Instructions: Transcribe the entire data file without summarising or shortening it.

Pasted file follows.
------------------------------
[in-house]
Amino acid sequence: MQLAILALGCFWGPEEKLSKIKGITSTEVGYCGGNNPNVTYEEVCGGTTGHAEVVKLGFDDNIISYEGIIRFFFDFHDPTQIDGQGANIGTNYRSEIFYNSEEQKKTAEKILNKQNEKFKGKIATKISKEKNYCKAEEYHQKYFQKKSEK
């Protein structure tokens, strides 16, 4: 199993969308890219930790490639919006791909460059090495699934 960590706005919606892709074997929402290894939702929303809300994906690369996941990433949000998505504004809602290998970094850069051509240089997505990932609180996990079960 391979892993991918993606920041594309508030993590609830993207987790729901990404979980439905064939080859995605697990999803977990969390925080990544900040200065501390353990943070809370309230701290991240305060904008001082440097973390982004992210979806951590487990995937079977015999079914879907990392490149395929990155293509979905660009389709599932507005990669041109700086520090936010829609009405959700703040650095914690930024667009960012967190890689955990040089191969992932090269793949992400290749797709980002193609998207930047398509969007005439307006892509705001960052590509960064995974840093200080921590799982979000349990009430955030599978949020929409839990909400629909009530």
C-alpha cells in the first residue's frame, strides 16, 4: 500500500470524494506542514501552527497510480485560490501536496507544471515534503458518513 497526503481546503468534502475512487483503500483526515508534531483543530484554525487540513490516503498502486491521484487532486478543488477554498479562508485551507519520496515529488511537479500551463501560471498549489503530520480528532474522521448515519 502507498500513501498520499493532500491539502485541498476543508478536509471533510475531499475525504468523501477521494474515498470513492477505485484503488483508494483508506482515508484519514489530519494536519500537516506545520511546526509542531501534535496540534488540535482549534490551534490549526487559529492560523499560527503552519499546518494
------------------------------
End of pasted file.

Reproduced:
[in-house]
Amino acid sequence: MQLAILALGCFWGPEEKLSKIKGITSTEVGYCGGNNPNVTYEEVCGGTTGHAEVVKLGFDDNIISYEGIIRFFFDFHDPTQIDGQGANIGTNYRSEIFYNSEEQKKTAEKILNKQNEKFKGKIATKISKEKNYCKAEEYHQKYFQKKSEK
């Protein structure tokens, strides 16, 4: 199993969308890219930790490639919006791909460059090495699934 960590706005919606892709074997929402290894939702929303809300994906690369996941990433949000998505504004809602290998970094850069051509240089997505990932609180996990079960 391979892993991918993606920041594309508030993590609830993207987790729901990404979980439905064939080859995605697990999803977990969390925080990544900040200065501390353990943070809370309230701290991240305060904008001082440097973390982004992210979806951590487990995937079977015999079914879907990392490149395929990155293509979905660009389709599932507005990669041109700086520090936010829609009405959700703040650095914690930024667009960012967190890689955990040089191969992932090269793949992400290749797709980002193609998207930047398509969007005439307006892509705001960052590509960064995974840093200080921590799982979000349990009430955030599978949020929409839990909400629909009530």
C-alpha cells in the first residue's frame, strides 16, 4: 500500500470524494506542514501552527497510480485560490501536496507544471515534503458518513 497526503481546503468534502475512487483503500483526515508534531483543530484554525487540513490516503498502486491521484487532486478543488477554498479562508485551507519520496515529488511537479500551463501560471498549489503530520480528532474522521448515519 502507498500513501498520499493532500491539502485541498476543508478536509471533510475531499475525504468523501477521494474515498470513492477505485484503488483508494483508506482515508484519514489530519494536519500537516506545520511546526509542531501534535496540534488540535482549534490551534490549526487559529492560523499560527503552519499546518494